Sue Bird, Diana Taurasi, Swin Cash and Asjha Jones were part of one of the greatest dynasties in women's college basketball. A decade later they're reunited with their coach on a squad that has a chance to be one of the best Olympic teams ever.
"When you're young and going through that process you never really think what your career is going to look like," Cash said. "You're young and nieve. To look back on it 10 years later, it's been really a blessing. You really don't understand the impact you've had on the game until you look back. To have all the players here on the team really just shows what we've done throughout our careers and the potential we had early on."
All they've done since graduating UConn in 2002 is win, combining for eight EuroLeague championships, seven WNBA titles and five Olympic gold medals. The four, along with coach Geno Auriemma, were reunited two years ago and helped the U.S. win the 2010 world championship, earning an automatic bid to the London Games.
"It's great being around those guys again," Jones said. "The world championship two years ago and now playing for the highest honor with the Olympics. Most people's careers don't last that long. For all of us to be playing 10 years later together again that's awesome."
They are back together again trying to earn an unprecedented fifth straight gold medal for the U.S. It would be a third consecutive gold for Taurasi and Bird, putting them in elite company. Cash won a gold in 2004 while Jones is making her first appearance at the Olympics.
The biggest problem for the Americans heading into the Olympics happened off the court, where an employment discrimination lawsuit was filed against Auriemma, the NBA and USA Basketball on June 11 by a woman who works as an NBA security official. Kelley Hardwick said she was removed from a 2012 Olympics assignment after she spurned an advance from Auriemma.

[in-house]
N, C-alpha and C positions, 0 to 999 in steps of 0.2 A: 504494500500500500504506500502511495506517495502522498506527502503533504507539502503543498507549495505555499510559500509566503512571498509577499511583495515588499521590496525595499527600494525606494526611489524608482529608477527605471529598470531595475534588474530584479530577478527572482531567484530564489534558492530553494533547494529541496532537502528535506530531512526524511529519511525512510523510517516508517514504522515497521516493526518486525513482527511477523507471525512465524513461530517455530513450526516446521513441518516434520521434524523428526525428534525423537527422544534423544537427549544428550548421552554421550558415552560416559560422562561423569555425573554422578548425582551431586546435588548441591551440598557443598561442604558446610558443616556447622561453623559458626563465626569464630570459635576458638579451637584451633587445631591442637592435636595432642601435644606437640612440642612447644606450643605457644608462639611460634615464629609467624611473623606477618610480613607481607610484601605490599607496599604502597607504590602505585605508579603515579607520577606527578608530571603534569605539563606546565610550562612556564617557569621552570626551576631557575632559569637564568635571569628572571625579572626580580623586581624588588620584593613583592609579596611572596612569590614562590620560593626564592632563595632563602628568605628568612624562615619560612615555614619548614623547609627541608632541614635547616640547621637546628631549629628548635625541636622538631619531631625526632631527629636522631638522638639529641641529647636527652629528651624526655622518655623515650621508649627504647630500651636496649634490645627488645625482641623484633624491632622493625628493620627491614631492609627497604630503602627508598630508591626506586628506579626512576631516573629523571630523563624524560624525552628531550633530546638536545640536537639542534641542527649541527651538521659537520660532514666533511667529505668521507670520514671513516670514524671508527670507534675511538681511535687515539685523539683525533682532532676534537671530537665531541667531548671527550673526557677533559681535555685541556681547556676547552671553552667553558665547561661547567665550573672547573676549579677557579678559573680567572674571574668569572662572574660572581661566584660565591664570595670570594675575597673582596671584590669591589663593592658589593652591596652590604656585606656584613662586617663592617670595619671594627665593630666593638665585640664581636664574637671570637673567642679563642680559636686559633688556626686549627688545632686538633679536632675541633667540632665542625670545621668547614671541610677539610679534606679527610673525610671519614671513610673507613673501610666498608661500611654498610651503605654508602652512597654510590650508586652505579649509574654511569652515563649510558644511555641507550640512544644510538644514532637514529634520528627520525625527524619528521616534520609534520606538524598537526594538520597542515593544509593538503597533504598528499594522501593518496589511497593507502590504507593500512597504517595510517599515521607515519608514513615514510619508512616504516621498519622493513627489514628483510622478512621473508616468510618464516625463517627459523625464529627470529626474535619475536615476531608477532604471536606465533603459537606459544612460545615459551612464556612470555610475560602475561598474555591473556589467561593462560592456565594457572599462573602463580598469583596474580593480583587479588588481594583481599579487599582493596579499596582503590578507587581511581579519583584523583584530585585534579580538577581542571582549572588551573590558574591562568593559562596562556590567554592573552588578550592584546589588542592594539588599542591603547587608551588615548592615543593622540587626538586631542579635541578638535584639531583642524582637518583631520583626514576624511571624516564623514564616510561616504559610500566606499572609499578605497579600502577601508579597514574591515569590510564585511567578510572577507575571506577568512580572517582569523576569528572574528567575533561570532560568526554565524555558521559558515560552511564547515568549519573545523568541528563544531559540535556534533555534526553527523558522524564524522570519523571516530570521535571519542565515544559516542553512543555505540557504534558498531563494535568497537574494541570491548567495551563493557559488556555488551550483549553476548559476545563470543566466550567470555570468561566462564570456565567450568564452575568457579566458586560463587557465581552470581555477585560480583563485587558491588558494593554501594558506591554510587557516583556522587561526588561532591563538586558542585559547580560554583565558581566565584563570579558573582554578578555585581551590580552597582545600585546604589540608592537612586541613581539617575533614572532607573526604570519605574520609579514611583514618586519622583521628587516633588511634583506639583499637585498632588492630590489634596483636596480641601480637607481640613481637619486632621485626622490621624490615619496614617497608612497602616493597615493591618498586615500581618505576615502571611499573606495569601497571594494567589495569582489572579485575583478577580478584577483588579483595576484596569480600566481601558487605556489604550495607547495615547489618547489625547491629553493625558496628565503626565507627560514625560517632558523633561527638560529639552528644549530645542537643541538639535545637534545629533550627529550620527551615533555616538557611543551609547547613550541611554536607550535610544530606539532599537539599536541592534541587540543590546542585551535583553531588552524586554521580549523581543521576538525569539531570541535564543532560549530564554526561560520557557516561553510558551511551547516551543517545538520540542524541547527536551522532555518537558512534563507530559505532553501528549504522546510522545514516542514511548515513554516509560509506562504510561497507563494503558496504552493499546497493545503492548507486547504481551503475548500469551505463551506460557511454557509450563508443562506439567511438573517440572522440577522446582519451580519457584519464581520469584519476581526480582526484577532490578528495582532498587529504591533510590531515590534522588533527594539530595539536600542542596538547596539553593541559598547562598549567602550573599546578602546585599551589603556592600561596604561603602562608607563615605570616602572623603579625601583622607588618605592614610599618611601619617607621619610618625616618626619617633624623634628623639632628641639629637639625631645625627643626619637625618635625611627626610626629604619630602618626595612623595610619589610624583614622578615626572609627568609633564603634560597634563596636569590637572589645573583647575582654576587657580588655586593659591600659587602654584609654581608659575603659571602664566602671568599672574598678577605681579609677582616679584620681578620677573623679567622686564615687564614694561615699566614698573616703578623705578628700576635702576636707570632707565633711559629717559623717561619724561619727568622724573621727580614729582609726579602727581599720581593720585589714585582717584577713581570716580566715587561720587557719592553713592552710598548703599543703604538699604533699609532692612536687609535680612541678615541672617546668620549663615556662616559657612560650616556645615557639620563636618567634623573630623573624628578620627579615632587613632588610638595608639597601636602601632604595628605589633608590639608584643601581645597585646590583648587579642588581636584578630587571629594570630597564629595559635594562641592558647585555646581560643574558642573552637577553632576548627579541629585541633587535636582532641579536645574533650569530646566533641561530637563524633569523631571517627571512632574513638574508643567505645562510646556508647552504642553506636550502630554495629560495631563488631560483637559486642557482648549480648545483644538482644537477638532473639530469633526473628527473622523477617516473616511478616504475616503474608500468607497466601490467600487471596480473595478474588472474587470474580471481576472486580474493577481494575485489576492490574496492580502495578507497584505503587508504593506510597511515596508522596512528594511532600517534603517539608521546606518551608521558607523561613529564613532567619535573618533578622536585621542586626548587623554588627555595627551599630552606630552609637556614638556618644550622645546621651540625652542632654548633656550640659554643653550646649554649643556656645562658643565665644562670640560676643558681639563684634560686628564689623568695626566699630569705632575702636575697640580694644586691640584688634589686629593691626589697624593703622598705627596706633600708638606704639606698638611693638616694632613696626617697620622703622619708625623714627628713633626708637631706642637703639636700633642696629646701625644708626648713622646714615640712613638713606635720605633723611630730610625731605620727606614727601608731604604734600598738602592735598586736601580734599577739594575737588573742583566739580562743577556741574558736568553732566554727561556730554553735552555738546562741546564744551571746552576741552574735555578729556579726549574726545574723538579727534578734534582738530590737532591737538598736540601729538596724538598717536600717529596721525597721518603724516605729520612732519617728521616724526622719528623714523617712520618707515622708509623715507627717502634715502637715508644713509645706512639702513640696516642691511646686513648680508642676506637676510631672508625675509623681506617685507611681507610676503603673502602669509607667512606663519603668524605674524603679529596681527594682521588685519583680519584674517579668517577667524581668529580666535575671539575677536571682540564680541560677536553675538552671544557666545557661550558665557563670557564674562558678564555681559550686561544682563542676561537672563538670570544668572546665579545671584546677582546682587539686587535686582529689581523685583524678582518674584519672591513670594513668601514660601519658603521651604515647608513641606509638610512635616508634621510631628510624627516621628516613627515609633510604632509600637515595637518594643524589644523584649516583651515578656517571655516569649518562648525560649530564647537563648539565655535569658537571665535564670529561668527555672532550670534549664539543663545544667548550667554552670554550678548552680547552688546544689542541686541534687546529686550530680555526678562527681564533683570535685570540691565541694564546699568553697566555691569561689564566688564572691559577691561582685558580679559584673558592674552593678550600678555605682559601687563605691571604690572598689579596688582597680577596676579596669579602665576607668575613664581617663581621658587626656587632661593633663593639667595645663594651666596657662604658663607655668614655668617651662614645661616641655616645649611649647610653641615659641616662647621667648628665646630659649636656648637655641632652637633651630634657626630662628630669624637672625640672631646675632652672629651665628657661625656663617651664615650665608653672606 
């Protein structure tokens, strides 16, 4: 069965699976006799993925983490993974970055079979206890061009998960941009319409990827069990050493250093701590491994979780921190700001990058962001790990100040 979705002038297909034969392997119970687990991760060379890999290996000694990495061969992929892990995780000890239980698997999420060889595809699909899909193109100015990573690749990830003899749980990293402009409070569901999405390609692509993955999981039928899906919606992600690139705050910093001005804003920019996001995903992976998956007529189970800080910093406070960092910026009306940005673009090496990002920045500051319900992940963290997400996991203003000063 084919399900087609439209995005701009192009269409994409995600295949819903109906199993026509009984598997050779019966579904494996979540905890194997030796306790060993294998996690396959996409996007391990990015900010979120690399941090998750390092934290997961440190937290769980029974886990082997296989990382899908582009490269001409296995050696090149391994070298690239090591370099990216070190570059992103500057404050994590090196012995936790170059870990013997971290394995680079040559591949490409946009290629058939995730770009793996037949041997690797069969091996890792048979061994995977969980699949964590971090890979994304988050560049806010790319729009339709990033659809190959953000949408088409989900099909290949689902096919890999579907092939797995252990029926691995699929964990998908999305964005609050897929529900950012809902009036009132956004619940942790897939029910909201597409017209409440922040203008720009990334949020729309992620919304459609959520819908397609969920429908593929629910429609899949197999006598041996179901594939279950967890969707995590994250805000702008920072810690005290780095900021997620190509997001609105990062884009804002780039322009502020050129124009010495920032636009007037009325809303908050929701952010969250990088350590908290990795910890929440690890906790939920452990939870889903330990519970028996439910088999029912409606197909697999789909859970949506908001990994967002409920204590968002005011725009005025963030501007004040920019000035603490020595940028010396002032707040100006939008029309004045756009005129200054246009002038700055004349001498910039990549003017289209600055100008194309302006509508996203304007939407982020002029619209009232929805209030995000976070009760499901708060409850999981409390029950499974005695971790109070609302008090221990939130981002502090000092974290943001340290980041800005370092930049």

The coach has called the assertion "beyond false" and intends to fight it. Auriemma has said he won't let the lawsuit be a distraction to the team in London. The UConn players as well as the rest of the Olympic team have been keeping their distance from the controversy refusing to specifically talk about the suit.
"I only know him as my coach," Jones said. "I don't know what happens off the court with him. It's not my business, and it's none of his business what I do off the court. We stay in our lanes."
None of them think it will be a big enough distraction to prevent another gold medal for the U.S.
"I think because we have great leadership on this team that we're just going to focus on the task that will be at hand and that's to prepare to win a gold medal," Cash said. "You never want to let outside distractions interfere with that and I think that we'll have the right leadership to make sure that everybody comes to play and is ready to go in London."
Before their pro success, they were involved in the most dominant run in college basketball helping UConn winning four titles in five seasons - a feat never matched.
"Coming into college the mindset wasn't to change the game," Cash said. "We were young and we wanted to come in and have an impact on the university. That was our main goal. At the end of the day, we just had no idea. It's humbling."
Bird, Cash and Jones were sophomores in 2000 when they led the Huskies to their second national championship. However it was a defeat the next season to Notre Dame that might have sparked their later success. After beating the Irish in the regular season, UConn lost to Notre Dame by 15 in the Final Four - surrendering a 16-point deficit in the first half.
"Absolutely. Everyone hung onto that. That was a very difficult loss," Bird said. "For my class, we really had to step up and be the leaders. As seniors, we weren't going to let that happen again."
They didn't. UConn ran through the competition winning by an average of 35 points with only Virginia Tech able to come within single digits.
They steamrolled Tennessee by 23 points in the national semifinals before beating Oklahoma by 12 in the championship game to cap the perfect 39-0 season. While Bird, Cash and Jones were off to the WNBA - chosen first, second and fourth in the draft that season, Taurasi helped guide the Huskies to two more national championships.
"The four of us, there was a reason that college team was so good and there's a reason we're on the Olympic team now," Bird said. "It's kind of nice to have it come full circle. It's been a good ride."
The reunion isn't lost on Auriemma, though even he had no idea how good that group would be.
"If you told me in 2002 that they'd be the best basketball team in the history of college women's basketball and then say coach that's nothing. Ten years from now you're going to coach a team that's going to be better than that and involve a lot of the same guys. I'd say that's science fiction and then look here we're doing it. I hope we can have the same ending as that 2002 team did. That would be a storybook ending."